Easing of tax burden promises sense of gain: China Daily editorial
The planned hike in the individual income tax threshold proposed in a draft amendment to the Personal Income Tax Law is a welcome move to raise people’s incomes and enhance their sense of gain.
Seven years have passed since the tax threshold was last raised in 2011 — from 2,000 yuan ($309) to 3,500 yuan — during which the per capita disposable income has increased by more than 7 percent each year, to reach nearly 26,000 yuan in 2017. Raising the threshold is thus a move that reflects that change.
The draft amendment that was submitted to the country’s top legislature for discussion on Tuesday is also a direct response to Premier Li Keqiang’s call for personal income tax reform to narrow income disparity and promote social fairness.
China’s taxation system embraces the principle that “high-income earners pay higher taxes while low-income earners pay less or no taxes”. Yet that goal has yet to be fully achieved due to deficiencies in the current income tax system.
For example, the current tax structure for personal income is very complicated, with progressive rates applied to 11 categories of income. This has led to some people with multiple sources of income evading tax by juggling their income among various tax categories.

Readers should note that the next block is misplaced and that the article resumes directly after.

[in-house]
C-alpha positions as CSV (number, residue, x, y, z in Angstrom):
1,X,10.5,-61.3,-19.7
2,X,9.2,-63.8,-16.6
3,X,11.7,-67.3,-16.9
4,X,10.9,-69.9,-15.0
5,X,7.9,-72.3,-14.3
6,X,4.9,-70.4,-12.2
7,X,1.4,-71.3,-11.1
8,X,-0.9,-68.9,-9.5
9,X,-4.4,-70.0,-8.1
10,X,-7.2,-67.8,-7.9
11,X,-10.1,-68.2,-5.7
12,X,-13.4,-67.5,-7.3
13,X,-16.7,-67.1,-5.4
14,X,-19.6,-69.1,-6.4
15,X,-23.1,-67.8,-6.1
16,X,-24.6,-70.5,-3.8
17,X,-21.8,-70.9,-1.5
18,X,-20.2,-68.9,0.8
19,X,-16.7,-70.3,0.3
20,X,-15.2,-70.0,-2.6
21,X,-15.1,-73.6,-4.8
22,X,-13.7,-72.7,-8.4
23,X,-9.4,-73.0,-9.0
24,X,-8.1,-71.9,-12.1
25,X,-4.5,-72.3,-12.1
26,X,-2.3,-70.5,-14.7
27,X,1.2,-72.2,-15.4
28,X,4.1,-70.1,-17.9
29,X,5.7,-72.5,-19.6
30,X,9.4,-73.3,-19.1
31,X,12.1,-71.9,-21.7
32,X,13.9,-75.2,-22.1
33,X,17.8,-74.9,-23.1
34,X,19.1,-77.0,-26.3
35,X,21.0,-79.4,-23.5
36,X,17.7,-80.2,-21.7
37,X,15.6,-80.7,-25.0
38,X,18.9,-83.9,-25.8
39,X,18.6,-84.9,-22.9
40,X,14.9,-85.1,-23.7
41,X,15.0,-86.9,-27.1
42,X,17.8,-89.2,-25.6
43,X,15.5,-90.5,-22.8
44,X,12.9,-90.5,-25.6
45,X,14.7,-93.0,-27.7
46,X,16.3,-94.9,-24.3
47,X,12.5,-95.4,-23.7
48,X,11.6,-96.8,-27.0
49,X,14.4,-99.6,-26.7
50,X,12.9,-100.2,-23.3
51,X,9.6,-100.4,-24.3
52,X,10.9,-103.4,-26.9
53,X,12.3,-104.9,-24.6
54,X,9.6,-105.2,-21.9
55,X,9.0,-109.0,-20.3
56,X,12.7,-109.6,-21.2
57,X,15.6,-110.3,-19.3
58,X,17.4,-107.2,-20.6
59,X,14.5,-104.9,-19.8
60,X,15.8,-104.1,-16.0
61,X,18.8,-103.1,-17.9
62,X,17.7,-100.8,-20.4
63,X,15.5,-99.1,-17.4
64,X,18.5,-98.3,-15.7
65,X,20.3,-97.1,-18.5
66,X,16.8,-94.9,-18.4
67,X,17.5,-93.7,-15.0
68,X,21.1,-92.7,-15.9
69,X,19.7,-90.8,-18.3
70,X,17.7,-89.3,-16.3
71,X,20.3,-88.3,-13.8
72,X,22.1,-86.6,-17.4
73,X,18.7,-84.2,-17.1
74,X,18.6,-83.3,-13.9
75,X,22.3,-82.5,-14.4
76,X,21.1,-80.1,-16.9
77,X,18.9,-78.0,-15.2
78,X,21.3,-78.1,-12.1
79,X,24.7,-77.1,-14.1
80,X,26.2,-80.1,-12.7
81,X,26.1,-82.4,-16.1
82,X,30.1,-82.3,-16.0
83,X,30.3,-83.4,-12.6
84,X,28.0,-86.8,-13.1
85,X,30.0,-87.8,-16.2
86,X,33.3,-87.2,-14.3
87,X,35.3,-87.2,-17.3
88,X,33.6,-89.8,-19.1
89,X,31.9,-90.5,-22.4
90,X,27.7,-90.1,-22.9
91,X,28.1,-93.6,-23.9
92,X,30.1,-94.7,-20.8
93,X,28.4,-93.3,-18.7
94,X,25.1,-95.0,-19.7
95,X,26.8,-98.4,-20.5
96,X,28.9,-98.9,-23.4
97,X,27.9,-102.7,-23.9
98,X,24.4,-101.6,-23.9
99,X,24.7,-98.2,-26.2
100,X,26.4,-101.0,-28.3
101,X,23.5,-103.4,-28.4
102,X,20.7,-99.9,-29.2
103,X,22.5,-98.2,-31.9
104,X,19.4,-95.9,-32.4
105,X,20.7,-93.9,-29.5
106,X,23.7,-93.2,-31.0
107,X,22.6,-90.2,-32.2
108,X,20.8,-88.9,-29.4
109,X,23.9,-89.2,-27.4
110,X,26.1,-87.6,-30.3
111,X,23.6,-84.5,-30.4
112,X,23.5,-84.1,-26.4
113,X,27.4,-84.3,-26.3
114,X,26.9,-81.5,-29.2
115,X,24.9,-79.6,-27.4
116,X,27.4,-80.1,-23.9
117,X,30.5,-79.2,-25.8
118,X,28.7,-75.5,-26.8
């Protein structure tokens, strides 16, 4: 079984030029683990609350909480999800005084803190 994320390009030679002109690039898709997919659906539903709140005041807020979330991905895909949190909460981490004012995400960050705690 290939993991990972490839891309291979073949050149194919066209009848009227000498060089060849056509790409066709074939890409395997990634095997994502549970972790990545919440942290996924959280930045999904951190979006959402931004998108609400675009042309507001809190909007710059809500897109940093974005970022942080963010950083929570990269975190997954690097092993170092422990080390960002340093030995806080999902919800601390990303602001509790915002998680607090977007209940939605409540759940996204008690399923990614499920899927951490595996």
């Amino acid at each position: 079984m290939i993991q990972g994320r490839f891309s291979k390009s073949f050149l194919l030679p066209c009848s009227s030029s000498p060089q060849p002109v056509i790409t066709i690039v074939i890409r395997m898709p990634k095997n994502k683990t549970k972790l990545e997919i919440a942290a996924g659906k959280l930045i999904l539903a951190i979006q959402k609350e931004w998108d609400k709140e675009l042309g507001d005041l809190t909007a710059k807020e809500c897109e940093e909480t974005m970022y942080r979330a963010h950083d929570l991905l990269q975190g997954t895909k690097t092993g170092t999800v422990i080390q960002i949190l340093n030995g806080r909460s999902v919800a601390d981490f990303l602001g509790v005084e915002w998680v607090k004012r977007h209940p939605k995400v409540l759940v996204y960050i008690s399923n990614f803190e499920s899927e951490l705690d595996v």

The draft amendment seeks to plug the loopholes by simplifying the tax structure. For example, by including wages, income from personal services, rewards, and artists’ royalties into one category. And, for the first time, it has a tax-avoidance clause, to which individuals will be subject if they are caught trying to evade tax.
The amendment also proposes tax-deductible items for the first time. These include the cost of children’s education and the treatment for serious diseases, as well as the interest payments for housing mortgages and rent, which, should they be implemented, will greatly ease the cost of living, for wage earners in particular.
China collected nearly 1.2 trillion yuan in personal income tax in 2017, accounting for about 8.3 percent of all tax revenues for the year. In developed countries, personal income tax accounts for more than 30 percent of tax revenues suggesting that personal income tax still plays a limited role in promoting fairer wealth distribution in China.
How to strengthen that role should be a priority in future personal income tax reform.